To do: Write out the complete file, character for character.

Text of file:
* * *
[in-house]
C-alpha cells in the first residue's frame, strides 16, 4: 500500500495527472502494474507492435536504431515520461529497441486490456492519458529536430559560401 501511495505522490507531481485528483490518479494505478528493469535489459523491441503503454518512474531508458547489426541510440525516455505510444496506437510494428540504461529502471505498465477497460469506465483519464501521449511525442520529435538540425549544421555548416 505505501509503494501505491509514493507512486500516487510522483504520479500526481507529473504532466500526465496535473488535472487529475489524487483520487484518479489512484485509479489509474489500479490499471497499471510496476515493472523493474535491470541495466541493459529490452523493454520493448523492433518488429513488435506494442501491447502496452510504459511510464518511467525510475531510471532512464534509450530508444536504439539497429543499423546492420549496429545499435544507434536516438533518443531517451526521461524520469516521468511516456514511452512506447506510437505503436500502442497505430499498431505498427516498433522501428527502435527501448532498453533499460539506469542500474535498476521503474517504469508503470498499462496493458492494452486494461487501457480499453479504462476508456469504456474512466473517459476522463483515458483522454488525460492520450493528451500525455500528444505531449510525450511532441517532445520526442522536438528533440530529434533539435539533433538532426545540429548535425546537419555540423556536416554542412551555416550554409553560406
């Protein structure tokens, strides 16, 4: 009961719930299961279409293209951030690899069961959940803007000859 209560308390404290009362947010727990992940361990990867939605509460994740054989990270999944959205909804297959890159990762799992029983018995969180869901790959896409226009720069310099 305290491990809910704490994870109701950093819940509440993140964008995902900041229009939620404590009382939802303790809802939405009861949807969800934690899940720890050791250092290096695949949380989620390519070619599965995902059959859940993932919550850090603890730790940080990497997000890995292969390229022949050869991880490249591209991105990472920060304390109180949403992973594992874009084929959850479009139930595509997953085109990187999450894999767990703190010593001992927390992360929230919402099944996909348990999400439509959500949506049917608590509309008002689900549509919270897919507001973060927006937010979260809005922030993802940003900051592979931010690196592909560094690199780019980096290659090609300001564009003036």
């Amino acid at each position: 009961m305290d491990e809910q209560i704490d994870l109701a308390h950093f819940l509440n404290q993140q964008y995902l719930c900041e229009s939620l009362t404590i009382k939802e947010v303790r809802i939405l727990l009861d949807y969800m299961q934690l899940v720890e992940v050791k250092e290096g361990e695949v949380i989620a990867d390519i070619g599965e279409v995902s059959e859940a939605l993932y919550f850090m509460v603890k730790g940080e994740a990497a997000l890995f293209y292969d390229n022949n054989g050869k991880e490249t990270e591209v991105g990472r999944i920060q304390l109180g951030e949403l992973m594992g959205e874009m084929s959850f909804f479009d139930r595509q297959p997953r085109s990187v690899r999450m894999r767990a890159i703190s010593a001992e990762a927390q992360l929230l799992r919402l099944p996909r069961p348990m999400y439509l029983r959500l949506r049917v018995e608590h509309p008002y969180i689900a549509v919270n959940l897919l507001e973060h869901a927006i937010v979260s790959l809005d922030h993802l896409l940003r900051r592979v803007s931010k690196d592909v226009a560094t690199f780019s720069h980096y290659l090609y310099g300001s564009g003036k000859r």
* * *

[in-house]
C-alpha cells in the first residue's frame, strides 16, 4: 500500500495527472502494474507492435536504431515520461529497441486490456492519458529536430559560401 501511495505522490507531481485528483490518479494505478528493469535489459523491441503503454518512474531508458547489426541510440525516455505510444496506437510494428540504461529502471505498465477497460469506465483519464501521449511525442520529435538540425549544421555548416 505505501509503494501505491509514493507512486500516487510522483504520479500526481507529473504532466500526465496535473488535472487529475489524487483520487484518479489512484485509479489509474489500479490499471497499471510496476515493472523493474535491470541495466541493459529490452523493454520493448523492433518488429513488435506494442501491447502496452510504459511510464518511467525510475531510471532512464534509450530508444536504439539497429543499423546492420549496429545499435544507434536516438533518443531517451526521461524520469516521468511516456514511452512506447506510437505503436500502442497505430499498431505498427516498433522501428527502435527501448532498453533499460539506469542500474535498476521503474517504469508503470498499462496493458492494452486494461487501457480499453479504462476508456469504456474512466473517459476522463483515458483522454488525460492520450493528451500525455500528444505531449510525450511532441517532445520526442522536438528533440530529434533539435539533433538532426545540429548535425546537419555540423556536416554542412551555416550554409553560406
């Protein structure tokens, strides 16, 4: 009961719930299961279409293209951030690899069961959940803007000859 209560308390404290009362947010727990992940361990990867939605509460994740054989990270999944959205909804297959890159990762799992029983018995969180869901790959896409226009720069310099 305290491990809910704490994870109701950093819940509440993140964008995902900041229009939620404590009382939802303790809802939405009861949807969800934690899940720890050791250092290096695949949380989620390519070619599965995902059959859940993932919550850090603890730790940080990497997000890995292969390229022949050869991880490249591209991105990472920060304390109180949403992973594992874009084929959850479009139930595509997953085109990187999450894999767990703190010593001992927390992360929230919402099944996909348990999400439509959500949506049917608590509309008002689900549509919270897919507001973060927006937010979260809005922030993802940003900051592979931010690196592909560094690199780019980096290659090609300001564009003036």
């Amino acid at each position: 009961m305290d491990e809910q209560i704490d994870l109701a308390h950093f819940l509440n404290q993140q964008y995902l719930c900041e229009s939620l009362t404590i009382k939802e947010v303790r809802i939405l727990l009861d949807y969800m299961q934690l899940v720890e992940v050791k250092e290096g361990e695949v949380i989620a990867d390519i070619g599965e279409v995902s059959e859940a939605l993932y919550f850090m509460v603890k730790g940080e994740a990497a997000l890995f293209y292969d390229n022949n054989g050869k991880e490249t990270e591209v991105g990472r999944i920060q304390l109180g951030e949403l992973m594992g959205e874009m084929s959850f909804f479009d139930r595509q297959p997953r085109s990187v690899r999450m894999r767990a890159i703190s010593a001992e990762a927390q992360l929230l799992r919402l099944p996909r069961p348990m999400y439509l029983r959500l949506r049917v018995e608590h509309p008002y969180i689900a549509v919270n959940l897919l507001e973060h869901a927006i937010v979260s790959l809005d922030h993802l896409l940003r900051r592979v803007s931010k690196d592909v226009a560094t690199f780019s720069h980096y290659l090609y310099g300001s564009g003036k000859r």